Playing Anne Frank Podcast Review

Among the 6 million Jews who were murdered in the Holocaust were 1.5 million young people. This cumulative experience of the lost generation speaks to us via The Diary of Anne Frank.

In 1955, the book was turned into a play. The new 7-part podcast, Playing Anne Frank, tells the behind-the-scenes story of how the play was made and its impact on everyone (both the audience and the creators) involved. Mixing historical media with interviews of surviving cast members, it brings the drama to life and reinforces the importance of the work.

I have enjoyed listening to the first 3 episodes. For obvious reasons, both the original text and its various stage/screen incarnations are still relevant, even after all of these years. What I am appreciating is the insights of the cast and that they understood the necessity of sharing Anne’s story.

Do I recommend it? Yes.

New episodes of Playing Anne Frank are released every Tuesday.

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The Nazis Knew My Name: A Remarkable Story of Survival and Courage in Auschwitz Book Review

To the Nazis, most of their victims were nameless sub-human creatures who were marked for death. They had no identity and were without the distinct characteristics that made them unique.

But there was one name that was known: Magda Hellinger. Her story is told in the 2022 memoir, The Nazis Knew My Name: A Remarkable Story of Survival and Courage in Auschwitz. The book was co-written with Magda’s daughter, Maya Lee, and edited by David Brewster.

Before the war, Magda was a kindergarten teacher. After she was transported to Auschwitz, she made the bold (or stupid, depending on your pov) to speak up for her fellow prisoners. Instead of sending her to the gas chambers, she was put in charge of the camp’s female “inhabitants”. Magda was forced to walk the daily line of keeping as many alive as she could while making sure that their captors looked the other way. By honing her intelligence and survival skills, she was able to save her life and the lives of many others.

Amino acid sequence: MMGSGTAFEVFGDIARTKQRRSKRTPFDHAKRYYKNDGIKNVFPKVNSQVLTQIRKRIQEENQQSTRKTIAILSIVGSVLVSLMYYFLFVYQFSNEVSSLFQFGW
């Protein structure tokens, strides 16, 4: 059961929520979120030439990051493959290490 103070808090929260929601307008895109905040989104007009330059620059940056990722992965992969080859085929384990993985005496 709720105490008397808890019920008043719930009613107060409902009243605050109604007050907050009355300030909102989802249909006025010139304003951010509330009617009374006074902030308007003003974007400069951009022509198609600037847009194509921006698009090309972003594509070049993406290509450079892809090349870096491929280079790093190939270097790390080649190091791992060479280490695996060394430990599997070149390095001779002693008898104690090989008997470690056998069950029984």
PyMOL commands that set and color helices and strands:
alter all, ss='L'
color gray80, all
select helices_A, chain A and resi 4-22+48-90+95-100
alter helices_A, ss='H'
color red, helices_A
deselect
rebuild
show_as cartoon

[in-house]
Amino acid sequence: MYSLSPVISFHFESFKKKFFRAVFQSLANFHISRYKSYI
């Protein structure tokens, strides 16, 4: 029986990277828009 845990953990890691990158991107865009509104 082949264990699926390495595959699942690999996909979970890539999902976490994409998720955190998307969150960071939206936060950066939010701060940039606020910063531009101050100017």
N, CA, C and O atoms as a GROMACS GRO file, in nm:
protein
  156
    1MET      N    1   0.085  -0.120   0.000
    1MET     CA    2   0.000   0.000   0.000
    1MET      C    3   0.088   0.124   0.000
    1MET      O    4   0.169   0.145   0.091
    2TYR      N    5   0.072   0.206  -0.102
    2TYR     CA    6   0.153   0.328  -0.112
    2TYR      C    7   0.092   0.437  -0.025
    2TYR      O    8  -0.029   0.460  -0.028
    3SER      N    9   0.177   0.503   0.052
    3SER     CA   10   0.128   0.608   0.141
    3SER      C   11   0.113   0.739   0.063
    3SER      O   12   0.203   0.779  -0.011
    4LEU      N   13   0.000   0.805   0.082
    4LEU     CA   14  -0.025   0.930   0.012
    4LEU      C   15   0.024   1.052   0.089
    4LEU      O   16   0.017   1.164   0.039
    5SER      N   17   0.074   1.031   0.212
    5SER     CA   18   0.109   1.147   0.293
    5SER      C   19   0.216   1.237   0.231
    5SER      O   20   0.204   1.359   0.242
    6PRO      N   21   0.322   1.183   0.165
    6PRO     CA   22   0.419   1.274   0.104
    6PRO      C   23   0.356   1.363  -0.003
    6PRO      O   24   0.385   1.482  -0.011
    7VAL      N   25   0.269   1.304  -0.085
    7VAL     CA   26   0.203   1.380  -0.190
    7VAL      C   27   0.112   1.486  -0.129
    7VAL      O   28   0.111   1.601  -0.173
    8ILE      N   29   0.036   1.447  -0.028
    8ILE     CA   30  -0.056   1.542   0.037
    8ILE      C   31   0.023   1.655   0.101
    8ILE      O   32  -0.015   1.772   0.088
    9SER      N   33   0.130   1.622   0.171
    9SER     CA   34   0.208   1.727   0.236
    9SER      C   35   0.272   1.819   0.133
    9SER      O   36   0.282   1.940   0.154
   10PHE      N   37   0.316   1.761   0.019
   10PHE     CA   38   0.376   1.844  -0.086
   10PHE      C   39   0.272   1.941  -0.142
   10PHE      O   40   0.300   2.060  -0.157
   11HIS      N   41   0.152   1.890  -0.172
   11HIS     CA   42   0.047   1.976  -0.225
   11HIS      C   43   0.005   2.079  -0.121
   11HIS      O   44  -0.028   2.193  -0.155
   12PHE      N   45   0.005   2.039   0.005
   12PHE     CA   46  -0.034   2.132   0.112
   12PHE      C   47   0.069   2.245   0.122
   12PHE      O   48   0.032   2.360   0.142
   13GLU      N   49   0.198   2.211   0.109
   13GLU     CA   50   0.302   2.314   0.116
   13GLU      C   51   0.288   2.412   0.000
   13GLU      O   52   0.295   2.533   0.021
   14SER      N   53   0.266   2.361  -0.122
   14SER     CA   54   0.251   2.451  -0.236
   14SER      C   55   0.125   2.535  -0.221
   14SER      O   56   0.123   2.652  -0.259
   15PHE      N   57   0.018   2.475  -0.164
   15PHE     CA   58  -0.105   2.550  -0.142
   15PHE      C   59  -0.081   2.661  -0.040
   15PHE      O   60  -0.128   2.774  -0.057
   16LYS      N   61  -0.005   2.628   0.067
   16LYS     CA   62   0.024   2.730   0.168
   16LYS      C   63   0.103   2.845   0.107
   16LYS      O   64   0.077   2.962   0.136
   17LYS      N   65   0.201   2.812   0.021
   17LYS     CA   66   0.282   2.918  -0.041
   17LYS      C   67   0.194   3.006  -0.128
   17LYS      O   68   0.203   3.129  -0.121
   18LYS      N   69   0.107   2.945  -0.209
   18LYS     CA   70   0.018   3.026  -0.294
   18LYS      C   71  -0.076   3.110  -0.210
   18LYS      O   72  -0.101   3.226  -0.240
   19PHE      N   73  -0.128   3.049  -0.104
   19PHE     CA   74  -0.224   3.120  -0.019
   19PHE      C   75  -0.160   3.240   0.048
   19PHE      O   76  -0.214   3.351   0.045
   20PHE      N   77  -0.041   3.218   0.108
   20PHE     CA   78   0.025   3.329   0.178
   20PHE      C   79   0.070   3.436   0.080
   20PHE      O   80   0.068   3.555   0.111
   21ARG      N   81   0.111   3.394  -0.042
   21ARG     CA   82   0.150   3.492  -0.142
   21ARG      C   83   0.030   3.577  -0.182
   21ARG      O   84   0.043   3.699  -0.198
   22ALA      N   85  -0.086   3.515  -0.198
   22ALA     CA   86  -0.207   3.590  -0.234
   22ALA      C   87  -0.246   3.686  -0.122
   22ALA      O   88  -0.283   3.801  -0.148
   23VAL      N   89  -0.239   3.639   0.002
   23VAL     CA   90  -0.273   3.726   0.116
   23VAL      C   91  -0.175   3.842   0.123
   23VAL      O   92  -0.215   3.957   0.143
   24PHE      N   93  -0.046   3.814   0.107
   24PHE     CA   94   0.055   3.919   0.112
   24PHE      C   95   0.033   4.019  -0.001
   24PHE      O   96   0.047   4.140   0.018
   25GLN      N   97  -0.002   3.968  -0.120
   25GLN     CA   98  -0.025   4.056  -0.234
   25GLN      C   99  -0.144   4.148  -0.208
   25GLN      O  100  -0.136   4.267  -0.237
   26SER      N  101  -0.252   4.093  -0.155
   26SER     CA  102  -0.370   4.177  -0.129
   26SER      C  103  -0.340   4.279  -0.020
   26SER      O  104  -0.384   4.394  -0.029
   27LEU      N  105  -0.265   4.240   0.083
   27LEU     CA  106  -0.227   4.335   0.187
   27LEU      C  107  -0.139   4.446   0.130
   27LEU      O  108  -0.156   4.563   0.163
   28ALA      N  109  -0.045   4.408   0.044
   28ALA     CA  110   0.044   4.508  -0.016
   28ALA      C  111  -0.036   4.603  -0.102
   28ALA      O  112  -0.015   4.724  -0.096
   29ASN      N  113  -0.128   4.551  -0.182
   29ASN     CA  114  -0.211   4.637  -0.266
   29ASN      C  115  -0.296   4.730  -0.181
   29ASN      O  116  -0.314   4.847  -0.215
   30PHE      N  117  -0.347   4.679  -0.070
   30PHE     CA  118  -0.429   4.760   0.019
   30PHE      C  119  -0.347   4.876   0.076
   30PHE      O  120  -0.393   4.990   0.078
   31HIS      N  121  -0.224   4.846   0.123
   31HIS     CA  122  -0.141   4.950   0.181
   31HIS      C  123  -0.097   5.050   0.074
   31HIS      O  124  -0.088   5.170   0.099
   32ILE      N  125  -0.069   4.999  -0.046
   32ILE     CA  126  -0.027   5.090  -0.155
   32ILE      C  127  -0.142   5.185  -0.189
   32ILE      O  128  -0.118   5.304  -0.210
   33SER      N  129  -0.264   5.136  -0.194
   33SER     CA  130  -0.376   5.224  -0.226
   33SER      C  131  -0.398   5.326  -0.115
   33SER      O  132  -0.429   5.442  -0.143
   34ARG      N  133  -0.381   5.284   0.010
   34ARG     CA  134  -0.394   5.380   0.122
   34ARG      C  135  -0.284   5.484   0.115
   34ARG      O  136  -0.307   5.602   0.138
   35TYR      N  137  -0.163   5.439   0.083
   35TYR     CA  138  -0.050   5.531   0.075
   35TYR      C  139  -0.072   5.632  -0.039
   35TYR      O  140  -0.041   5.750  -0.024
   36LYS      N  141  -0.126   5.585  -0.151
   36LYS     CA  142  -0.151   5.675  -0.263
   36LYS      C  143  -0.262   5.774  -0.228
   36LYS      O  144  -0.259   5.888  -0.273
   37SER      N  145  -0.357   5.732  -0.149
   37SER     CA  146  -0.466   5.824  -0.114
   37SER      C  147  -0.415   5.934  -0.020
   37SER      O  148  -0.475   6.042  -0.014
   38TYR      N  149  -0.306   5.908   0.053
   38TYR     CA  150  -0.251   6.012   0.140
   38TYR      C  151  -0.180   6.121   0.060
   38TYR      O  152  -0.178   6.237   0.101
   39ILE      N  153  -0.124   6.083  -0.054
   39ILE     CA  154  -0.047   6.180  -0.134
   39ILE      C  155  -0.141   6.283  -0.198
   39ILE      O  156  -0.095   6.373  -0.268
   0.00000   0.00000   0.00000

This book is amazing. It speaks to the inner strength that allows us to live with situations that would otherwise kill us. The images from the Holocaust often show my co-religionists meekly going to their deaths. It is stories like Magda’s that prove that there was still a fight to be fought, even under the most difficult of circumstances.

It also proves once more that women can do anything.

Do I recommend it? Yes.

The Nazis Knew My Name: A Remarkable Story of Survival and Courage in Auschwitz is available where books are sold.

Strongmen: Mussolini to the Present Book Review

It has often been said that we can learn from history to prevent future mistakes. The caveat is that we have to be willing to understand what went wrong in order to make sure that it won’t happen again.

Strongmen: Mussolini to the Present, by Ruth Ben-Ghiat, was published in 2021. In the book, the author traces the history of autocratic and fascist leaders over the last 100 years. She starts with Benito Mussolini, and ends with modern leaders such as you know who and Vladimir Putin. Though they come from different parts of the world and speak different languages, the blueprint is the same:

  • Subjugation and persecution of minorities, perceived enemies, the LGBTQ community, and those with opposing political views.
  • Degrading women down to the traditional roles of wives and mothers (with the exception of the females in their personal orbit).
  • Proclaim that they are the one person who can save their country.
  • They claim to protect “democracy” and ensure law and order while doing the very opposite.

I think this book is a must-read for everyone who believes in a democratic government and what it stands for. As the last few years have shown us, complacency opens the door to a form of government that manipulates and destroys. It is only when we respect and fight for the constitutional way of life can we truly be free.

Do I recommend it? Yes.

Strongmen: From Mussolini to the Present is available wherever books are sold.

Romantic Outlaws: The Extraordinary Lives of Mary Wollstonecraft and Her Daughter Mary Shelley Book Review

*Mary Wollstonecraft will be referred to as MW. Mary Shelley will be referred to as MS.

There are numerous ways that a parent can influence a child, even after they have passed away. Charlotte Gordon‘s 2015 biography, Romantic Outlaws: The Extraordinary Lives of Mary Wollstonecraft and Her Daughter Mary Shelley, is the story of the iconic mother/daughter duo.

Though they never knew each other in life (MW died soon after MS was born), the similarities are inescapable. MW wrote The Vindication of the Rights of Women. MS wrote Frankenstein. Both books were earth-shattering in their own right. The men (William Godwin and Percy Bysshe Shelley respectively) who they made their lives with were far from conventional. By the standards of their time, MW and MS broke all of the rules of what it was to be a female. In doing so, they paved the way for future generations of writers (female especially) to fulfill their dreams.

I loved this book. Gordon introduces her subjects to the audience in such a way that they feel modern. While reading, I was inspired to give the proverbial middle finger to what is “normal” and not care what others think. If nothing else, I think that is the legacy of this extraordinary pair of women.